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This is a harsh January in Montreal. The weather here is actually colder than in Edmonton, where Monika and I spent the Christmas break. One day is plus 2 and raining, the next day is minus 15 and even colder with the windchill. It’s jarring… Whine, whine!

What’s helping ease the pain of mid-winter is… books. Holy crap, have I been exposed to some great books lately, and that is to a large extent thanks to Argo Books, an independent bookstore located on Ste. Catherine, not far from where I work.

NorthEastNorth East, Wendy McGrath
This novel from NeWest Press (hey, that’s my publisher!) is set in Edmonton as well as a rural prairie farm, and is big on mood and the feelings of the young protagonist, a girl who is likely going to grow up fast, given the family dysfunction and scarcity she is exposed to. It’s very strong for psychological insights and there is a rhythmic, repetitive quality to the prose that is sometimes reminiscent of Thomas Bernhard.

The Freedom in American Songs, Kathleen Winter
Oh boy, I haven’t devoured right through to the marrow of short stories in this way since discovering Mavis Gallant’s Home Truths. “You Seem a Little Bit Sad” is a stand-out hit (for me) in a collection that is witty, true, poignant and beautiful.

My Struggle, Books 1 and 2, Karl Ove Knausgaard
This series of six books, totalling over 3,000 pages, has been a massive success. Reportedly about one in five inhabitants of Knausgaard’s native country of Norway has read it. Zadie Smith compared it to crack, and I agree. It’s got a super-addictive quality and is unflinchingly candid. I’ll be trying to say something more intelligent about this series on my blog soon.

On Beauty, Zadie Smith
This is the only book on the list that disappointed me. I enjoyed Smith’s debut, White Teeth, so I was surprised to be so let down this time around. For a campus satire, it lacked… well, teeth. Smith was too kind to all of her characters, and ended up seemingly on the fence about everything.

Island of the Doomed, Stig Dagerman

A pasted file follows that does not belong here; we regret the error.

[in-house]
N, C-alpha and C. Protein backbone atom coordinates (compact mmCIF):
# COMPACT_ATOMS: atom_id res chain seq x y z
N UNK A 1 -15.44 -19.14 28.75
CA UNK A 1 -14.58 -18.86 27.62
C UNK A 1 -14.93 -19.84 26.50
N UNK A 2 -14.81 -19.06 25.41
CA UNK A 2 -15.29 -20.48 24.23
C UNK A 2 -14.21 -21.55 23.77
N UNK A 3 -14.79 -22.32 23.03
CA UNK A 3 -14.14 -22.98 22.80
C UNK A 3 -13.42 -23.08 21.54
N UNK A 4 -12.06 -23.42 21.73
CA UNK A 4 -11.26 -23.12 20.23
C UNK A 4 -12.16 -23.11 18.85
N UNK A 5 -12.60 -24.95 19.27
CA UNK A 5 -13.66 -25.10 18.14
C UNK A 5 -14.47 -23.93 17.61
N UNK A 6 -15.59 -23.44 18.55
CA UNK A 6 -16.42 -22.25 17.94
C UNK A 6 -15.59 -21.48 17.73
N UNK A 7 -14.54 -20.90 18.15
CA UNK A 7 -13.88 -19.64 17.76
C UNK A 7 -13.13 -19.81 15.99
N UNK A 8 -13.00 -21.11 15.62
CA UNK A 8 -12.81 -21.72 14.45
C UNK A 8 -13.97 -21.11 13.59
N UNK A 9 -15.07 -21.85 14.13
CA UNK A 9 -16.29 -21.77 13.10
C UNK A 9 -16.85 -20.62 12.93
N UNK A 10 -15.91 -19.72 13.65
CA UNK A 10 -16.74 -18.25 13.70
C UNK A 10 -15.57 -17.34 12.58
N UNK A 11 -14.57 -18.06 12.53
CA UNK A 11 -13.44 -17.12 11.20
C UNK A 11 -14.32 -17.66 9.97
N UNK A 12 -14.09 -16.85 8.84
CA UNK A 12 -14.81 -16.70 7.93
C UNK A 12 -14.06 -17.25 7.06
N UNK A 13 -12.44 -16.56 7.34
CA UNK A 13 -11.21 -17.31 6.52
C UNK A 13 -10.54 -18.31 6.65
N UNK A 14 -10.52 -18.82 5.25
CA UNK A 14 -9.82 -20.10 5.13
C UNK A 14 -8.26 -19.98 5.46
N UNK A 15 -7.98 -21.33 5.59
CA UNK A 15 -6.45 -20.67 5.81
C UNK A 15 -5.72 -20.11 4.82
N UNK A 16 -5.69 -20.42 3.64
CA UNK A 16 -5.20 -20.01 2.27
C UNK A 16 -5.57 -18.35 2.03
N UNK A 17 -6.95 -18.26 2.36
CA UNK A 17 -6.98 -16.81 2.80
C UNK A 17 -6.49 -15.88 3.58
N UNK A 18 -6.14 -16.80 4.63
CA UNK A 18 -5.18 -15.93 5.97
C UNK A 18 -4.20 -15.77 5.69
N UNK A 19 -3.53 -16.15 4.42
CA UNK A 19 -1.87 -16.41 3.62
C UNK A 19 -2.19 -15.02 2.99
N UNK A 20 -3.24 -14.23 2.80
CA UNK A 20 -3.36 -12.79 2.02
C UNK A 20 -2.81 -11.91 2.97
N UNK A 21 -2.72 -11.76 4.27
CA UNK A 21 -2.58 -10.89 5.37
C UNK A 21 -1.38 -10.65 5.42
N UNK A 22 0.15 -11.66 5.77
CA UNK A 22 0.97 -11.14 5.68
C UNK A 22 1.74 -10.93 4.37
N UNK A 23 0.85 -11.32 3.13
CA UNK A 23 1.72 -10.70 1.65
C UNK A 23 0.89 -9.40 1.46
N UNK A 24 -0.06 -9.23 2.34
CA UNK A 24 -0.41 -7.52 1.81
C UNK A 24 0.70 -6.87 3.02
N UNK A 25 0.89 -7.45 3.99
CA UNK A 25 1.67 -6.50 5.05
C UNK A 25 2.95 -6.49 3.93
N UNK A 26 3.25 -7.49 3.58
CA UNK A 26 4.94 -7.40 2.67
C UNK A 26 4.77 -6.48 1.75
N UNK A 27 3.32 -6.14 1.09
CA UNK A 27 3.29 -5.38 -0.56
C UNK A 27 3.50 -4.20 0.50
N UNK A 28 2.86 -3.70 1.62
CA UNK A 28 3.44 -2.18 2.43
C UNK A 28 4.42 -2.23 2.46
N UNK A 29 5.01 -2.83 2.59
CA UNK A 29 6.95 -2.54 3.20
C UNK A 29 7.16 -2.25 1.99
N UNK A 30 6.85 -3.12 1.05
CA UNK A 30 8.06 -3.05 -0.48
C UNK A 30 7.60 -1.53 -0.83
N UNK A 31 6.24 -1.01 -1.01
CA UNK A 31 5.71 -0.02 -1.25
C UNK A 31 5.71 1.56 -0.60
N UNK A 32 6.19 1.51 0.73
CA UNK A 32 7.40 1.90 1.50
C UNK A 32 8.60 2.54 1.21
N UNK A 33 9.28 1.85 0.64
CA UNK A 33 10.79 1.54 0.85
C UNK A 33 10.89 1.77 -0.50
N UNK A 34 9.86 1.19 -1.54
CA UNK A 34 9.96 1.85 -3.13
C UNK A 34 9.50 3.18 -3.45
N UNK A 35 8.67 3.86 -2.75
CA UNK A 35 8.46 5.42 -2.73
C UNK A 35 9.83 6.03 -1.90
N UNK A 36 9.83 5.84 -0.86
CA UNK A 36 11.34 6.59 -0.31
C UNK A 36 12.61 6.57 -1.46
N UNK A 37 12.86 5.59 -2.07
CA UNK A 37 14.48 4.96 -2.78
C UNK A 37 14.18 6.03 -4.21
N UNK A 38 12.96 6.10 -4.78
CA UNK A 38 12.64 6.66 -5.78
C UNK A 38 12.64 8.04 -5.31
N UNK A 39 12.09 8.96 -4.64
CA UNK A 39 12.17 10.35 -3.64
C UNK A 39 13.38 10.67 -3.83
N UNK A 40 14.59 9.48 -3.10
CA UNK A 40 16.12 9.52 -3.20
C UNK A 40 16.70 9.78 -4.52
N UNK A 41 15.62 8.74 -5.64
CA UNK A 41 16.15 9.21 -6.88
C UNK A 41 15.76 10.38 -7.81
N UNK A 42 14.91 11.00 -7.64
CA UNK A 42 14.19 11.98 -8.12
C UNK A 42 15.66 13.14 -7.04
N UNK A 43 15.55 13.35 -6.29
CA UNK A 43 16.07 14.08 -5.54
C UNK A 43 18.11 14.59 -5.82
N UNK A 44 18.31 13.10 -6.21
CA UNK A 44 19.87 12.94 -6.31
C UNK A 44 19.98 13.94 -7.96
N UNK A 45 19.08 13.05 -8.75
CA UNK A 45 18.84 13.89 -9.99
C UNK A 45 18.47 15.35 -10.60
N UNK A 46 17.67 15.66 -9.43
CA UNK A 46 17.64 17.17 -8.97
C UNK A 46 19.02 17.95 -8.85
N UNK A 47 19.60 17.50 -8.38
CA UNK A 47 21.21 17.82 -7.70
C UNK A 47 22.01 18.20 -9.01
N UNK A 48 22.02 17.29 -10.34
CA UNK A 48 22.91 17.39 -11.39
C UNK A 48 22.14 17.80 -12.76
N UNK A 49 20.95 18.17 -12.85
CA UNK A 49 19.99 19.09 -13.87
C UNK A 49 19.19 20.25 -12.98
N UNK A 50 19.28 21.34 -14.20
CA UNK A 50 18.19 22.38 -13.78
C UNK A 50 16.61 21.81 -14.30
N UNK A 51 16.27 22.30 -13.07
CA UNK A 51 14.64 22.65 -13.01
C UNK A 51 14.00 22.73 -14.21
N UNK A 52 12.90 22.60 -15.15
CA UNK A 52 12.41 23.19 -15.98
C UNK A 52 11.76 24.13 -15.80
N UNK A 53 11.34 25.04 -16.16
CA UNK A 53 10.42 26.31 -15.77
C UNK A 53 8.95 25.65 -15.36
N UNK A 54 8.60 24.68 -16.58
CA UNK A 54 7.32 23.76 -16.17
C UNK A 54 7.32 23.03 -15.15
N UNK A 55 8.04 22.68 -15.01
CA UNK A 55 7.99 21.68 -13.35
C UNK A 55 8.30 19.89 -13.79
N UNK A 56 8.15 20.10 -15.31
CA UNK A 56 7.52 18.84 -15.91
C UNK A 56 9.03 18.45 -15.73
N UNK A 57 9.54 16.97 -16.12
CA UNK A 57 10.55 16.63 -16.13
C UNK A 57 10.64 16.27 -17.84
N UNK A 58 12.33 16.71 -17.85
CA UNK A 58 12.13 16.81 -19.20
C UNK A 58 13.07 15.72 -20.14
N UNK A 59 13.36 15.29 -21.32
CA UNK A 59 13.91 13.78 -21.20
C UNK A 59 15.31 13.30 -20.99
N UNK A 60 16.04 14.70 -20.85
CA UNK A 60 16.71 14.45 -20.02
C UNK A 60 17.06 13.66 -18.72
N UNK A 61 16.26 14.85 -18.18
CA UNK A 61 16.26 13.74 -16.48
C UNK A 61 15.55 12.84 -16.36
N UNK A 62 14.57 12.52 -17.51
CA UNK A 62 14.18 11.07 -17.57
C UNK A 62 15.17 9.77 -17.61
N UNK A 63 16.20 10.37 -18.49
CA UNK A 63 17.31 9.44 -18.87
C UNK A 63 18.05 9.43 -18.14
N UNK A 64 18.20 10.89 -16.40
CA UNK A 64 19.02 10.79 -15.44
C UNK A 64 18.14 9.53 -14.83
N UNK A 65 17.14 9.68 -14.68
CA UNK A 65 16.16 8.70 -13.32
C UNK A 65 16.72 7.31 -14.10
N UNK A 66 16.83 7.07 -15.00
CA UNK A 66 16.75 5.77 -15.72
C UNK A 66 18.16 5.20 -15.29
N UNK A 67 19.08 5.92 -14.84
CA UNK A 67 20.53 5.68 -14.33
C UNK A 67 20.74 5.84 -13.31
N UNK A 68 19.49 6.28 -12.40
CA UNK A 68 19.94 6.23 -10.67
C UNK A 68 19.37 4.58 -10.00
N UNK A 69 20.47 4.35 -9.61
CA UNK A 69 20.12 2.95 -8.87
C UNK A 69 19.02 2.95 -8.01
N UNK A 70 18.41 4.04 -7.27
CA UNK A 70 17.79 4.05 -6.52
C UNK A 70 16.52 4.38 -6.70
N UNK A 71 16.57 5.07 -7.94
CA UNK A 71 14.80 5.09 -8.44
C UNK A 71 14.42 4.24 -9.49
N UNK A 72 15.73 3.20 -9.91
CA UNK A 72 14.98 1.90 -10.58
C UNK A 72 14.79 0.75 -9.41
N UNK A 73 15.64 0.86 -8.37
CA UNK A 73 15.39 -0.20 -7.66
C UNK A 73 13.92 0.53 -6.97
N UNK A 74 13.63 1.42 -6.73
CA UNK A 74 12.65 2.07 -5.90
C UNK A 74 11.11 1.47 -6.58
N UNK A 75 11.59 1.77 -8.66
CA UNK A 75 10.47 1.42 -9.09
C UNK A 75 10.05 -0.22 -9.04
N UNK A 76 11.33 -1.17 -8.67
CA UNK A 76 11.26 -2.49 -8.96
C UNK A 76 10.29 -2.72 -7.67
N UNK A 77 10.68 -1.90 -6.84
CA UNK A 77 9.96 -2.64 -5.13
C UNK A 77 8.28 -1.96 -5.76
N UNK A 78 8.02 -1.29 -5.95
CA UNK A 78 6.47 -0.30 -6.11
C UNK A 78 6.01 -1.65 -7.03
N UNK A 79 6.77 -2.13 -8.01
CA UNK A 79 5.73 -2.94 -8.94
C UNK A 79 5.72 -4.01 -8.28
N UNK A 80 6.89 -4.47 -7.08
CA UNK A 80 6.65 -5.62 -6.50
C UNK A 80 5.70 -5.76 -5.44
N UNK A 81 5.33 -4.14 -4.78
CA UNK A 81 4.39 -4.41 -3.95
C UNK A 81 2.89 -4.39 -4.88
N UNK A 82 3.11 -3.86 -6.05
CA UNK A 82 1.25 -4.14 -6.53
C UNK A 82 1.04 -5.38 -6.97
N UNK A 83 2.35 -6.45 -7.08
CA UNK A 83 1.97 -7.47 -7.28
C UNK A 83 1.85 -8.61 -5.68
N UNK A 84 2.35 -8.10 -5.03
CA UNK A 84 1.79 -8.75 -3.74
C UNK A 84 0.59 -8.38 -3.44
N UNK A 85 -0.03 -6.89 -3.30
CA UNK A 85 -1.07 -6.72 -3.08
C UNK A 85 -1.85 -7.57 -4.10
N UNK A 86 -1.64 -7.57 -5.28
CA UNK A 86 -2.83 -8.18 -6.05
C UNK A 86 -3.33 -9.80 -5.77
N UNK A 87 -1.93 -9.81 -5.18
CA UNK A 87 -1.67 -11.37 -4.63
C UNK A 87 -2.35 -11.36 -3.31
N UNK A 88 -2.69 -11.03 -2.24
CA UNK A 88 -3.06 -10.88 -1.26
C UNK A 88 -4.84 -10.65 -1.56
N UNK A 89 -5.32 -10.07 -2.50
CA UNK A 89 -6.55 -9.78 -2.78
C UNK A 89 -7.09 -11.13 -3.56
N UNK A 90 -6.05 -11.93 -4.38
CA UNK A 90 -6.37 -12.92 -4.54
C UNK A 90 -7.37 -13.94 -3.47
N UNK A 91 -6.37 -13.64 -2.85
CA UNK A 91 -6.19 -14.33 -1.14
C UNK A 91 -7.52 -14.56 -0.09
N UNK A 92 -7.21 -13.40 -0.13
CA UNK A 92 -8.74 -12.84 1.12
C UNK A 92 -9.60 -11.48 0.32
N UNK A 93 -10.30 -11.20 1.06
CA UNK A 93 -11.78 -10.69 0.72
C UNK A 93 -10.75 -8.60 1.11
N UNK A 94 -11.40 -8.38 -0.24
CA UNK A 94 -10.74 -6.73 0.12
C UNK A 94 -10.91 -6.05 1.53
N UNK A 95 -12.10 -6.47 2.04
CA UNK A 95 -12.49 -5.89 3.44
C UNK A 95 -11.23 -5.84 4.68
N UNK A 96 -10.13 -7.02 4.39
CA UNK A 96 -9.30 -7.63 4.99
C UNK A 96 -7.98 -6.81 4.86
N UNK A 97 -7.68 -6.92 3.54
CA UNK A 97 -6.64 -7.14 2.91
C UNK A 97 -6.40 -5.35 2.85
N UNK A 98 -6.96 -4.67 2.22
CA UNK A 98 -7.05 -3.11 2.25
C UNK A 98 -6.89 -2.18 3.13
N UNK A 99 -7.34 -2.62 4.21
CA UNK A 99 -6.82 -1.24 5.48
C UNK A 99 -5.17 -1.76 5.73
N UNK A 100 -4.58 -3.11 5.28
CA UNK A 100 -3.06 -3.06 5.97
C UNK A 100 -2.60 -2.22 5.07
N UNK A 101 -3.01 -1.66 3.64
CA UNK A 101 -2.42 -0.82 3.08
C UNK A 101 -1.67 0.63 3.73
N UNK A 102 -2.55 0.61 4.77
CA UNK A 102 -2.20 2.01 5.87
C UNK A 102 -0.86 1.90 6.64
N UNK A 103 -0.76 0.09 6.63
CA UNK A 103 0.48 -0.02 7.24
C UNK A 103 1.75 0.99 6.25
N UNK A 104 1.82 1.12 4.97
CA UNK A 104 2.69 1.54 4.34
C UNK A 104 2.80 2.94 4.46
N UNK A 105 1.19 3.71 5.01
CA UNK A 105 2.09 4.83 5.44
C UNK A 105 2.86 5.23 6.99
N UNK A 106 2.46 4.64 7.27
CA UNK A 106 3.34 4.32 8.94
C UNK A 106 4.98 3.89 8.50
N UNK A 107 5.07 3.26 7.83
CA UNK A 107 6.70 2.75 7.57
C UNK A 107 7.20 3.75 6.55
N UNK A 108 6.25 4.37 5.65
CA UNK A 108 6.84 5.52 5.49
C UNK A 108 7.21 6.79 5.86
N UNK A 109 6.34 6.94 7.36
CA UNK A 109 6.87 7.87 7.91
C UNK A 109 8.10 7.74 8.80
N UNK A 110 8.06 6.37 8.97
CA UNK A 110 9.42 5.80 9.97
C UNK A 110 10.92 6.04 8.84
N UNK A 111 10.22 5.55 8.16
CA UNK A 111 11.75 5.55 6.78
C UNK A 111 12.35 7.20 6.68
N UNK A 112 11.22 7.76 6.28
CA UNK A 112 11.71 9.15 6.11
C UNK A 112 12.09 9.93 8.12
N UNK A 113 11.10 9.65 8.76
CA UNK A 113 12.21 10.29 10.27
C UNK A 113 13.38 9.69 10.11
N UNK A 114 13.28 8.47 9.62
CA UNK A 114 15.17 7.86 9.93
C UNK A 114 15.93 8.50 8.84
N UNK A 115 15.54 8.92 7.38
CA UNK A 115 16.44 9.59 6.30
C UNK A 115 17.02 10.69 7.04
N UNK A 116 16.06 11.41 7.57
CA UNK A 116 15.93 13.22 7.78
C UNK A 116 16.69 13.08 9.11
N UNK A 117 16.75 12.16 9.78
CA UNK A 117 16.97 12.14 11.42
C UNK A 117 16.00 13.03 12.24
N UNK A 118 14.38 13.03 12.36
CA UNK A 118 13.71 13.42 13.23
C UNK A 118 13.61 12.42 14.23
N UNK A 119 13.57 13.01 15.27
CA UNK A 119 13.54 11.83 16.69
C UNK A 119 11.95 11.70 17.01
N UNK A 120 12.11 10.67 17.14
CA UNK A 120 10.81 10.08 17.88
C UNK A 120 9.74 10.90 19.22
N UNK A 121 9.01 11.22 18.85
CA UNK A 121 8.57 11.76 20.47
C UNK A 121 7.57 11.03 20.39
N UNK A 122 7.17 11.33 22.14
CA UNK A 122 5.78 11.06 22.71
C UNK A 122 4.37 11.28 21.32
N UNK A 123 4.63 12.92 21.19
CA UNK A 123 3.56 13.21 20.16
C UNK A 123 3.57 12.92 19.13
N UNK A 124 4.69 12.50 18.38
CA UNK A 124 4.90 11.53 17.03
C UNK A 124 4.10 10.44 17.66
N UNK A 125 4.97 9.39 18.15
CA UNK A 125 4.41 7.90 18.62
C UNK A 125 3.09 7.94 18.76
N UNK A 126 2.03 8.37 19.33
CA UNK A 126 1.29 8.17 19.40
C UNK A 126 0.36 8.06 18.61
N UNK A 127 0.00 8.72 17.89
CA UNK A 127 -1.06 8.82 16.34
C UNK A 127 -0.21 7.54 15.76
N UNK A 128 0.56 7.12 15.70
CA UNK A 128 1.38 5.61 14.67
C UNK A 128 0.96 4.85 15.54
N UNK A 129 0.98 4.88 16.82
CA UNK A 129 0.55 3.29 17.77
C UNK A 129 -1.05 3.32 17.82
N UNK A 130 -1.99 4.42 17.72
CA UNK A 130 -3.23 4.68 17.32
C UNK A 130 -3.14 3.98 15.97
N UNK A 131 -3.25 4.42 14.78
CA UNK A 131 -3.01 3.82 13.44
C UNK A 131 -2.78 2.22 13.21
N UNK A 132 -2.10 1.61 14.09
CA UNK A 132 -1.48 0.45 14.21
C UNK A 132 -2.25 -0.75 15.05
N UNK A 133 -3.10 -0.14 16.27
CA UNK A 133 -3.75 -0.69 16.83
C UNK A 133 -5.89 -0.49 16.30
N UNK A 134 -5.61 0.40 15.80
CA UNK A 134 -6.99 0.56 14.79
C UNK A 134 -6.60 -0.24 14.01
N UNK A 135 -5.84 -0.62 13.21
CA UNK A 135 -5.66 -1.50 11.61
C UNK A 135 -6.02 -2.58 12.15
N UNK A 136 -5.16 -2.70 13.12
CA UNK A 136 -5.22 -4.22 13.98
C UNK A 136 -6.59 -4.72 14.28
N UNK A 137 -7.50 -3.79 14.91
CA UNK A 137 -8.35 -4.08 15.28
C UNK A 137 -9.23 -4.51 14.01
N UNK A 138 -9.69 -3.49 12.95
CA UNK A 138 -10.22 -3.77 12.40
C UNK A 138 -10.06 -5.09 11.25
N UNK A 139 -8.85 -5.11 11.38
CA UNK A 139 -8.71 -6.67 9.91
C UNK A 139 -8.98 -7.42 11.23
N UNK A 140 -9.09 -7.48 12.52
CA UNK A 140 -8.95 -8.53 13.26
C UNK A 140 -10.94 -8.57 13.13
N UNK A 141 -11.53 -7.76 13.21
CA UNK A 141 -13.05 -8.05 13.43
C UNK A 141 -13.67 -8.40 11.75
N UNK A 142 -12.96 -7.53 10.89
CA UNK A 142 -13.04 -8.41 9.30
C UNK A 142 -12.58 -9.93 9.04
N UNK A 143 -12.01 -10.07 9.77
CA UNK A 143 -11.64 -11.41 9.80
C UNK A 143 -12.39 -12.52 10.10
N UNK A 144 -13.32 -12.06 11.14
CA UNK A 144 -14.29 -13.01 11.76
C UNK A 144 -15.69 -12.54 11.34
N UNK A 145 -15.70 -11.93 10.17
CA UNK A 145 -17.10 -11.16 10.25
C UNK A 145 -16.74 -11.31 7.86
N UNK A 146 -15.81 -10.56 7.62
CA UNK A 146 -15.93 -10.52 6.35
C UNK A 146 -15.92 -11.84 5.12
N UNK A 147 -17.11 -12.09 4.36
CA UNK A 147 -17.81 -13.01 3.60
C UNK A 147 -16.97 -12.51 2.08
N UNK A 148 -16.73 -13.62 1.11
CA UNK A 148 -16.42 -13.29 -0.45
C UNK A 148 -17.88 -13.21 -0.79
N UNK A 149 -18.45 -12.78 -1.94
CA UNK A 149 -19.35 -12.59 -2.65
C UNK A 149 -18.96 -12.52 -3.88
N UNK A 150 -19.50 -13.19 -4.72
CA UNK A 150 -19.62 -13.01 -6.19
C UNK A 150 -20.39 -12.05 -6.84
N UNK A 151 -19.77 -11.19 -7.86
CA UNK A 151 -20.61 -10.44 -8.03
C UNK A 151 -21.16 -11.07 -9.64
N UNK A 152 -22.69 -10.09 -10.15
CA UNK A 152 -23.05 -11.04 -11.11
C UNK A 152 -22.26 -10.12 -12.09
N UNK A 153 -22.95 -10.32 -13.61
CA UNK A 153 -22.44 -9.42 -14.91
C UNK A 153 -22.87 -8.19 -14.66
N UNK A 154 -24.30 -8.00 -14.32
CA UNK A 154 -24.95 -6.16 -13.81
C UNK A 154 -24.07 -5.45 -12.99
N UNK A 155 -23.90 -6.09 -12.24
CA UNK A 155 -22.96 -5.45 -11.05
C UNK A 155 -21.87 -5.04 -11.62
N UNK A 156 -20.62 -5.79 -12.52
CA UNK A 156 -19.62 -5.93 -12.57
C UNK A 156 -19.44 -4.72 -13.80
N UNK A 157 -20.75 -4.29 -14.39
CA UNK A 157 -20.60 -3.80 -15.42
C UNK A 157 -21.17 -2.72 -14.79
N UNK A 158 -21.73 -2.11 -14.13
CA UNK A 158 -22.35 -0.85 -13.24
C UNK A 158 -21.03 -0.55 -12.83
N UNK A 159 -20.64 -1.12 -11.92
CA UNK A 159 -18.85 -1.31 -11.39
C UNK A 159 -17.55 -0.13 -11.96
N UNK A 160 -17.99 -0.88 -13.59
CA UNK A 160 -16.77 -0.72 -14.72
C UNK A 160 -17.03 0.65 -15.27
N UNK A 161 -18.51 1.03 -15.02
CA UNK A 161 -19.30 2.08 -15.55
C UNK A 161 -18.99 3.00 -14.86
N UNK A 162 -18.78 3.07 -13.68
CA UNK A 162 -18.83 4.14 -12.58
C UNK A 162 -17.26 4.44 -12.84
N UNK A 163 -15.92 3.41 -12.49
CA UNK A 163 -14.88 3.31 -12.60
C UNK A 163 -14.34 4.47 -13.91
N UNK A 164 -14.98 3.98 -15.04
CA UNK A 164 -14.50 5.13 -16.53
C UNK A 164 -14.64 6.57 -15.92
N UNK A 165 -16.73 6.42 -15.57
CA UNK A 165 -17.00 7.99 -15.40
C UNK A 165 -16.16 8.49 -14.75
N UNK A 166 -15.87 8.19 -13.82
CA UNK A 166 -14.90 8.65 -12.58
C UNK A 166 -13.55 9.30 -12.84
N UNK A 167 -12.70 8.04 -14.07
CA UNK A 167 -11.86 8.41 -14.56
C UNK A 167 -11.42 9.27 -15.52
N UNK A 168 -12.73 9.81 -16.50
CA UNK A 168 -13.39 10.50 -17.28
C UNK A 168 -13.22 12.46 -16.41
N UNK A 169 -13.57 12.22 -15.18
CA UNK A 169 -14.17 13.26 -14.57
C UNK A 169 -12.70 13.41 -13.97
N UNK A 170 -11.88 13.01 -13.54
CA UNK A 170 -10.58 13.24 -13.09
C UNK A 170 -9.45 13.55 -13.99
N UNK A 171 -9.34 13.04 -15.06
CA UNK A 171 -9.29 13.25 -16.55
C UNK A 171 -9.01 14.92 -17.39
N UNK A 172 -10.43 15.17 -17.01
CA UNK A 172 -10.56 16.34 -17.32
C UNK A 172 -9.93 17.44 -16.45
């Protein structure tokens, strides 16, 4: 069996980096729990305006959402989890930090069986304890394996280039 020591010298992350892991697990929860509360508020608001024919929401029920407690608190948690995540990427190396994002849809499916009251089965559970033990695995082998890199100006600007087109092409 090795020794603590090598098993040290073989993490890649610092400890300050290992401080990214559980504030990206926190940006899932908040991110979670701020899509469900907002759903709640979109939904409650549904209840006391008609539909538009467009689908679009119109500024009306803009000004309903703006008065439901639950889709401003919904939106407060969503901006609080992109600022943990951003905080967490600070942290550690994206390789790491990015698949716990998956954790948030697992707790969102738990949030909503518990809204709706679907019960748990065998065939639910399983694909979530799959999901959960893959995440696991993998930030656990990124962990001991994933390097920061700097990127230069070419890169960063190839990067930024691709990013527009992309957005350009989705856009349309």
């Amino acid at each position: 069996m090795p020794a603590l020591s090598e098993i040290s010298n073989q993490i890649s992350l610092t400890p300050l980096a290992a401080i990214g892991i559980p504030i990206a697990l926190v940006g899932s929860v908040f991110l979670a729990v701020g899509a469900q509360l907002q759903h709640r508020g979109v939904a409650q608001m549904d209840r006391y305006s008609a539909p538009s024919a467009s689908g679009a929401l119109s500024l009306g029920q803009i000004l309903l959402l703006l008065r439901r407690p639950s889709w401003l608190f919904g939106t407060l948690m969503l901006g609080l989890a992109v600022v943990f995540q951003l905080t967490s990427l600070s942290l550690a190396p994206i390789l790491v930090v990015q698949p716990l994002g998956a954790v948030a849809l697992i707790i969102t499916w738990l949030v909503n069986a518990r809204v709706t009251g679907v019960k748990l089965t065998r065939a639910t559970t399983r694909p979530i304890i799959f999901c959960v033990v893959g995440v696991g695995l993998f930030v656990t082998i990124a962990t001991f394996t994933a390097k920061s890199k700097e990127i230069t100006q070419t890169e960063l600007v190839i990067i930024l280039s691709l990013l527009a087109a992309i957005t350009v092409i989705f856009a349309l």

It astounds me that Dagerman wrote this when he was only 23. I’m about halfway through and already my mind is being a little bit blown. Seven survivors of a shipwreck are trapped on an island with blind seagulls and a whole lot of iguanas. The “memory-dreams” of each survivor are in many case even more bizarre than his or her shipwrecked present.

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I started out 2015 by finishing the second draft of a novel that is tentatively called Northern Lies. I’ve been toiling away on this since summer of 2013, and honestly, I have no idea whether it’s publishable. If it is, there’s still a lot of work to be done. It’s set in Montreal, Mont Sainte-Anne, and the Eastern Townships.

In more unequivocally positive news, I had a story of mine, “The City of Magnitogorsk” published by Cosmonauts Avenue, an online magazine based here in Montreal that I am just a little bit in love with.

Happy 2015!

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Blind Spot cover

Click to enlarge

This has been a particularly exciting week in the life of my novel, Blind Spot. The super-talented Michel Vrana, who also created covers for Esi Edugyan’s Half-Blood Blues and for Jian Ghomeshi’s 1982, has produced what is in my opinion a fabulous design.

I’d always felt that the cover should depict a car crash, and furthermore, that it should be pretty clear that the crash was the result of a collision with a train. So I hope I’m not being hyperbolic when I say it was a stroke of genius for Vrana to take the railway crossing sign and blow it up like a giant X — symbolic of a warning, an error, or even an overturned cross.

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For obvious reasons (!) I’ve been thinking a lot about covers lately… My personal favourite book cover of all time is the one for The Great Gatsby. I can’t  think of any cover quite like  it, having the power to live on in a reader’s memory forever. Those eyes and lips, seemingly floating in an early night-time sky, are forever entwined in my mind with the novel itself. This Atlantic article makes it pretty clear that F. Scott Fitzgerald himself felt similarly. “For Christ’s sake don’t give anyone that jacket you’re saving for me,” Fitzgerald wrote to his publisher. “I’ve written it into the book.”

It’s perhaps fitting that Gatsby’s cover remains the most iconic, born as it was when mass marketing was hitting its stride. Many other famous books, Lolita, for example, have been approached in numerous different ways by designers with very different sensibilities. This is probably more the norm for the book world. A story is as open to as many different visual “identities” as there are people reading it. Here are a few modern takes on Nabokov’s controversial classic. I like the way the designers feel in no way encumbered by the story’s most obvious thematic.

Besides Gatsby, the other covers that are most memorable to me are the ones for J.M. Coetzee’s Disgrace, Michel Houellebecq’s The Elementary Particles, and Sue Townsend’s The Secret Diary of Adrian Mole.

Blind Spot is out September 2014  from NeWest Press. It’s already available for pre-order at evil Amazon.

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